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By Mark K. Delegal, Esq., and Jan Gorrie, Esq. Pennington, Moore, Wilkinson, Bell & Dunbar, PA Tallahassee, FL
News: After arthroscopic knee surgery, a patient rose from her bed in the recovery room to walk and fell on the knee that had just been operated on. A jury returned a $175,000 verdict of negligence against the hospital.
Background: The patient, a 51-year-old woman, went to the hospital for minor arthroscopic surgery on her right knee. She had chondopathy, which is the loss of cartilage. Several hours after the procedure, she was recuperating in the recovery room. She asked a male hospital staff member to raise her right leg. The staffer did so, placing her right foot in his hand. The patient later recalled that the staff member announced, "She’s ready." Moments later, she was assisted in rising to stand on both feet. She said she took one step, immediately fell forward, and landed on her right knee. She said she felt no pain from the fall. The patient was immediately helped up off the floor by staff who were present.
Several hours later, numbness from the anesthesia faded, and she reported intense pain in her right knee, the knee that had just been operated upon. One month later, she underwent a second corrective knee surgery on her right knee. Additional medical bills of $7,686 were incurred in the subsequent surgery.
The plaintiff brought suit against the hospital, claiming recovery room staff personnel failed to adequately or accurately establish her level of recovered neurological functioning, which led to staff allowing her to stand too soon. The plaintiff introduced expert testimony from an internal medicine specialist who emphasized that, given the patient’s period of anesthesia, she had not been properly assessed prior to being instructed to stand. The expert concluded the failure to assess the patient’s neurologic recovery prior to insisting that she was ready to stand and walk constituted negligence. The same expert linked the reinjury to the fall. The plaintiff testified that she cannot place full weight on the injured right knee and that the knee would often lock up. The hospital denied liability, saying that the patient said she was unable to walk or stand by herself so the staff gently eased her to the floor. The defense introduced expert witness testimony of a hospital liability analyst, who supported the hospital’s interpretation of events. Further, according to the hospital, the event was so minor it was not charted in the plaintiff’s hospital medical record chart. The hospital’s expert concluded the assessment and monitoring by the hospital recovery room staff was adequate and proper, and that staff noticed no sign of injury.
When asked about the plaintiff’s report of pain in the right knee several hours after the fall, the defense expert linked this pain to the surgery performed earlier that day.
The jury sided with the patient and awarded her $175,000 in damages.
What this means to you: When a patient falls in the hospital, particularly in a well-staffed recovery room, there is a presumption that the incident could have been avoided. And when patients fall on a spot where they have just had surgery, the presumption is strengthened, especially when the occurrence has not been documented one way or the other.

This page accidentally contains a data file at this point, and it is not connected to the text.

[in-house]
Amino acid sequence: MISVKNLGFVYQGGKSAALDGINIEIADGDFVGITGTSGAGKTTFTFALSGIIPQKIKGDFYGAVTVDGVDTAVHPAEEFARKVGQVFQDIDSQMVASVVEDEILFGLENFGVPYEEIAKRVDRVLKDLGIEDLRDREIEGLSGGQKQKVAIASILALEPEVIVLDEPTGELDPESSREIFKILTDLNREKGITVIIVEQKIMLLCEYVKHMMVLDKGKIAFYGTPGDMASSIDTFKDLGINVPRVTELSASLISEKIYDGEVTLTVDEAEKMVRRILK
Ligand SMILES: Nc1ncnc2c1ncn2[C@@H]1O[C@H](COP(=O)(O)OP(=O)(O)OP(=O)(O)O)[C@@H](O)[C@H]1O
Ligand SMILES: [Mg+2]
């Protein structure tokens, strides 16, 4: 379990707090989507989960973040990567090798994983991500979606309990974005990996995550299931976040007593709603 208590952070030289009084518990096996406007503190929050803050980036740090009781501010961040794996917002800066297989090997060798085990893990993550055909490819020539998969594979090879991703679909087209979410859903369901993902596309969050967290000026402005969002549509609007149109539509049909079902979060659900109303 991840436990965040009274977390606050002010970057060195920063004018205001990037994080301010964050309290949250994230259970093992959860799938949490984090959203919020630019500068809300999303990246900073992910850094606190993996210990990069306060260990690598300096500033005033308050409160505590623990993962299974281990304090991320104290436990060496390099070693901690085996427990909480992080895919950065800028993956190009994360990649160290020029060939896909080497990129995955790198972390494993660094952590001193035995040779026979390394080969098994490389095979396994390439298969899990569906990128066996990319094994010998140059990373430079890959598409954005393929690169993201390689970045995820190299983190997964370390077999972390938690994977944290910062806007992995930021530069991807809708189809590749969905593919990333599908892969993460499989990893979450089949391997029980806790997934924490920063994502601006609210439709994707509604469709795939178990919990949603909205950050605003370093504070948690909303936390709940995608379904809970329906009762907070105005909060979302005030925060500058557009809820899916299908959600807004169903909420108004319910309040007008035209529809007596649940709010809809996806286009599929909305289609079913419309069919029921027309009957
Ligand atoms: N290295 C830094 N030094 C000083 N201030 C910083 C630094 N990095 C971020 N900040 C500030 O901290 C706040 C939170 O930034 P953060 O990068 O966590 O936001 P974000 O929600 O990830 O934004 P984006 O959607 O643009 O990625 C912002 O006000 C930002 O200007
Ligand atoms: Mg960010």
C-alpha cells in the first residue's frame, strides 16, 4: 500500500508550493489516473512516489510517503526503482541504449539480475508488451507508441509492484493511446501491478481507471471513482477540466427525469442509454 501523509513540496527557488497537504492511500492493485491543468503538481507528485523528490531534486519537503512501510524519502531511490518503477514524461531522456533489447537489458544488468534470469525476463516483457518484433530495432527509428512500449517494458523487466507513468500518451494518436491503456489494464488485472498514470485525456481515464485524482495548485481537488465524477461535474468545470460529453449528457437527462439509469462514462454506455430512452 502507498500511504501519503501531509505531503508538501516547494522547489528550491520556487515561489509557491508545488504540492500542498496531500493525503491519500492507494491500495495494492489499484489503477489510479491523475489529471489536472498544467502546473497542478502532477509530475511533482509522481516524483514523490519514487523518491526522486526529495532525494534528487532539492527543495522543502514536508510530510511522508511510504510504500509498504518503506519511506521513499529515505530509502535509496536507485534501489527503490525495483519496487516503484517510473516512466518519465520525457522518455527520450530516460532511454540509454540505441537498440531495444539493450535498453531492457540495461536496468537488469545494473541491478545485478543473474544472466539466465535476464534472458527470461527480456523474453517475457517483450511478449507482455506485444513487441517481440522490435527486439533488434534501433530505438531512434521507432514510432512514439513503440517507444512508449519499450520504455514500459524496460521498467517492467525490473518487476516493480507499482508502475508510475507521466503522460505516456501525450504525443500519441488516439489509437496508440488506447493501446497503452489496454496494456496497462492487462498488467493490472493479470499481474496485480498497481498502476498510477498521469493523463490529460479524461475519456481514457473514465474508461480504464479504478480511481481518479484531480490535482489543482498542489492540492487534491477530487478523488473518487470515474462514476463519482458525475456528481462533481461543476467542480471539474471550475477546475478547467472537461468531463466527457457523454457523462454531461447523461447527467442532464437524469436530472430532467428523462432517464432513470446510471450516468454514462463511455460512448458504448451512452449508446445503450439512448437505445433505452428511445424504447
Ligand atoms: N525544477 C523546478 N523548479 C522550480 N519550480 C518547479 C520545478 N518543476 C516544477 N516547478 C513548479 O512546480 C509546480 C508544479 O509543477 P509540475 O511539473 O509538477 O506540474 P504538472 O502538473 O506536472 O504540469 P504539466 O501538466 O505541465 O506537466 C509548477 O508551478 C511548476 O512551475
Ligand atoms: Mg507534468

"Protocols should be in place for assessing all patients following surgery, whether the surgery is being performed as an outpatient or inpatient procedure," observes Ellen L. Barton, JD, CPCU, a Phoenix, MD-based risk management consultant. "These protocols should address which of the staff has responsibility for specific tasks and what the objective criteria are for those tasks based on the type of surgical procedure, type of anesthesia, length of time in recovery, as well as patient specific measures as individual cases may merit. In addition, protocols should specify how patients are to be assisted in standing for the first time, such as the minimum number of minutes a patient should sit in an upright position prior to standing with assistance. Unfortunately, it appears from the incident and lack of any documentation to the contrary, that if such protocols were in place, the staff did not follow them.
"Given the number of staff seemingly present at the time of the untoward event, it is likely that the patient may have not actually fallen, but buckled at the knees. Regardless of how or why the patient fell or touched the ground, the hospital still had the responsibility to properly document the event. If the patient had indeed been unable to stand or walk without assistance, the fact should have been recorded. The documentation might also have given the hospital a leg to stand on when arguing its version of the facts. Saying that the event was so minor that it did not merit documenting simply did not vindicate the hospital of its responsibility to track the care provided to its patient. Everything about a patient’s condition should be documented. Even if the postoperative patient had jumped off the table and waltzed, the moment should have been recorded. In addition to documenting the event, staff would have been well-advised to mention the incident to the next-of-kin or the person responsible for driving the patient home. If the patient had been prone to buckling, then the next person to whom her care was entrusted should be made aware of the potential situation," adds Barton.
"In summary, staff education cannot be emphasized enough. Knowledge of and exposure to the protocols and procedures designed to maximize patient care should be one of the risk management program objectives, as should be touting the merits of appropriate, adequate documentation," states Barton.
• Brown v. St. Margaret Mercy Healthcare, Lake County (IN) Superior Court, Case No. 45D01-9712-CT-1261.